Tens of thousands of college basketball fans trekked to Minnesota this past weekend for the NCAA Men’s Final Four, taking in the sights and sounds of the Twin Cities before they got a front-row seat to sports history.
The weekend was filled with festivities in Minneapolis — open practices at U.S. Bank Stadium, free concerts at the Armory and on Nicollet Mall, an interactive sports playground dubbed “Fan Fest” inside the Minneapolis Convention Center, and more.
Then there were the games. The controversial last-second finish between Virginia and Auburn that sent Virginia to the national championship game. And the overtime thriller on Monday night where Virginia defeated Texas Tech to become champion.
Virginia head coach Tony Bennett cuts down the net after his team’s 85-77 win over Texas Tech in the 2019 NCAA men’s Final Four National Championship game at U.S. Bank Stadium in Minneapolis on April 8, 2019. (Streeter Lecka / Getty Images)
It was the second year in a row that the Twin Cities played host to a major national sporting event. That experience was evident, as the events and games over the past several days appeared to go off without a hitch.
“We feel like our Final Four in Minneapolis was a tremendous success,” said Kate Mortenson, president and CEO of the Minneapolis Final Four Local Organizing Committee. “We certainly feel like our expectation for attendance was met, if not exceeded.”
Pointing to the Final Four and last year’s Super Bowl LII as proof the Twin Cities region is a worthy host, local organizers are already thinking about what could come next.
ORGANIZERS REPORT A SMOOTH WEEKEND
A lot of planning went into the festivities and events of Final Four weekend, and it seemed to pay off.
Visitors and locals turned out in “extraordinary” numbers for the Final Four Fan Fest and the “Tip-Off Tailgate” activities along Nicollet Mall, Mortenson said.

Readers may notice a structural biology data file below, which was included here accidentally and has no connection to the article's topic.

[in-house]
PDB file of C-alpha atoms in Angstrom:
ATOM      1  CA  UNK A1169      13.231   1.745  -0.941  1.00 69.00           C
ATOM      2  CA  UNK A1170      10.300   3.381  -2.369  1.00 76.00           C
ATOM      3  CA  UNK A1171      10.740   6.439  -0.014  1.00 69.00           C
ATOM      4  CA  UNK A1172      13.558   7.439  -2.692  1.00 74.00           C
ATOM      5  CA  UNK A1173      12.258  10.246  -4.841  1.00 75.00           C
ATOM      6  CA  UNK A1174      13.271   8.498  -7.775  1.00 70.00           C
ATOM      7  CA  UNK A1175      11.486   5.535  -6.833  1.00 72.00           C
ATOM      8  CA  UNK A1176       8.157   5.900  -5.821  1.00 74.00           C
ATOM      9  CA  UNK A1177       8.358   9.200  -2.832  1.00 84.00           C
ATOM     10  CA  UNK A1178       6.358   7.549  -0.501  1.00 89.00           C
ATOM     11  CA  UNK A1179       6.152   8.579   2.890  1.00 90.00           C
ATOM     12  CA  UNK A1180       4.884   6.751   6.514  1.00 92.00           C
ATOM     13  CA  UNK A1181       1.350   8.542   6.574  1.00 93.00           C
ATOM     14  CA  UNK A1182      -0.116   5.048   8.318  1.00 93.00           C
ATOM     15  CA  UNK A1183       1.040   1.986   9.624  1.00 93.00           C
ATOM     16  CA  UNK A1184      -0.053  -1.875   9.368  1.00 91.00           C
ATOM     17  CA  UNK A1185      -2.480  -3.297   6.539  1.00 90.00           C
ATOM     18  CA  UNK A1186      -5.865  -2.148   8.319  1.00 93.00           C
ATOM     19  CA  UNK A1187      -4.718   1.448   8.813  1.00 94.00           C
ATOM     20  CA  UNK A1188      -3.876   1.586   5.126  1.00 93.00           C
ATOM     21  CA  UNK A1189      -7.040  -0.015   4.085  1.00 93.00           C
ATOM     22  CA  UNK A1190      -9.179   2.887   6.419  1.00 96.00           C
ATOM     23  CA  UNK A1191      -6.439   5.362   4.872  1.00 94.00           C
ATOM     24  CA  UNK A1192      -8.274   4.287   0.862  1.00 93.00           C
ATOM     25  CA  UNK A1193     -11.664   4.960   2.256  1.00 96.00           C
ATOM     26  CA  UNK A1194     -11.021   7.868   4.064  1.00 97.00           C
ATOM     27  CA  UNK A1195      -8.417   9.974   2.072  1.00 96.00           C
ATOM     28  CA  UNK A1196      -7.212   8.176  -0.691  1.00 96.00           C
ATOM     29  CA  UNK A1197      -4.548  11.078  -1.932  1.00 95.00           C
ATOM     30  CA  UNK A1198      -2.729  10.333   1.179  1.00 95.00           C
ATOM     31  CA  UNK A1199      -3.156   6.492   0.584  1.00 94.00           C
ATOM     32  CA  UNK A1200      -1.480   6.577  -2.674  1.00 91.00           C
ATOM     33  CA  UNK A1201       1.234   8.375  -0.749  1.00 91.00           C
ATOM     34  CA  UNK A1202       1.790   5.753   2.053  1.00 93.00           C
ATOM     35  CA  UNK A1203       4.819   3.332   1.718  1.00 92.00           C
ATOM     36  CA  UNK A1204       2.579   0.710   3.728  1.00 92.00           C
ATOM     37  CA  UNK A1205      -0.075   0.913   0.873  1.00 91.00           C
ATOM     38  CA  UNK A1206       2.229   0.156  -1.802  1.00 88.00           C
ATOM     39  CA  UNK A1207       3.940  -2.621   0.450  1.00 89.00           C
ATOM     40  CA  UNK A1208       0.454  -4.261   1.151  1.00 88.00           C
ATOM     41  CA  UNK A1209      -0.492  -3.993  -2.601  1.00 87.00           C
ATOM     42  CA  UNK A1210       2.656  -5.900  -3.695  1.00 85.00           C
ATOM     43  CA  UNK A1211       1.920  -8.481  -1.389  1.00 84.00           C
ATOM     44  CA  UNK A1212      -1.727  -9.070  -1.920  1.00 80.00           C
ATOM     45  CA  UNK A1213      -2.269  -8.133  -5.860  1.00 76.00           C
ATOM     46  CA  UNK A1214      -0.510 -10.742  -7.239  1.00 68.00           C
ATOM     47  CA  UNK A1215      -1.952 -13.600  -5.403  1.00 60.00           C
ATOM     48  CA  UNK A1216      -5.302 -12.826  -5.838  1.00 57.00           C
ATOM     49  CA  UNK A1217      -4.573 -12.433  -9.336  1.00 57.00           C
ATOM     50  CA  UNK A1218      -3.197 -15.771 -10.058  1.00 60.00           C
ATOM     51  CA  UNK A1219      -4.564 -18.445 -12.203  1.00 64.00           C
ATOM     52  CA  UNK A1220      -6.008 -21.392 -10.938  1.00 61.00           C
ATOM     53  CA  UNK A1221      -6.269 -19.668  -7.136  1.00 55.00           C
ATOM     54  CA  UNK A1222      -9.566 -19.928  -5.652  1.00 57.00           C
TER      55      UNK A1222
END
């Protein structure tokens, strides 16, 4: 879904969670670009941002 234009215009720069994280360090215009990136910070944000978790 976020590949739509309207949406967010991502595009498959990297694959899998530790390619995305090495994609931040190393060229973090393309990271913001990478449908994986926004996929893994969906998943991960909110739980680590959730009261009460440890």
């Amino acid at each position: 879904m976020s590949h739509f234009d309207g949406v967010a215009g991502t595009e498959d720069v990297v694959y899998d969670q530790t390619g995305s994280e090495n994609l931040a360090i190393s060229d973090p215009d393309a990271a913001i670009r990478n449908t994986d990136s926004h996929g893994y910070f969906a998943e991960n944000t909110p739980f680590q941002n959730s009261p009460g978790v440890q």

Minnesota Gophers fan Tyson Soule, 3, left, from Lakeville, goes up for the dunk as his friend Ethan Schultz, 2, from Lakeville falls during the Final Four Fan Fest at the Minneapolis Convention Center on Friday, April 5, 2019. Their moms said that the boys’ favorite team is Minnesota. Tyson said he likes the Gophers because “the Gophers’ band is there.” Ethan added “and they make baskets from way downtown.” (Jean Pieri / Pioneer Press)
The festivities and atmosphere were enough to keep some visitors in town, even after their teams were bumped from the tournament.
“We feel like Minneapolis really showed well,” Mortenson said. “I saw quite a few team jerseys on Sunday and Monday for teams that were not going to be playing on Monday.”
And there were no major security issues despite the influx of avid sports fans.
There was only one arrest at the stadium, which happened during the Saturday games, said Minneapolis police spokesman John Elder.
“We did not see any … challenges or issues with the Final Four,” Elder said.
VISITORS ENJOYED THE GAMES — AND THE SIGHTS
In downtown Minneapolis, visitors could be spotted with a quick glance — they wore the orange and blue colors of Virginia and Auburn, Texas Tech red or Michigan State green.
They crowded Nicollet Mall during the day and filed into U.S. Bank Stadium in the evening.
Many visitors gave Minneapolis high marks for its skyways and light-rail system. They marveled at the scale of U.S. Bank Stadium and remarked that locals were warm and welcoming.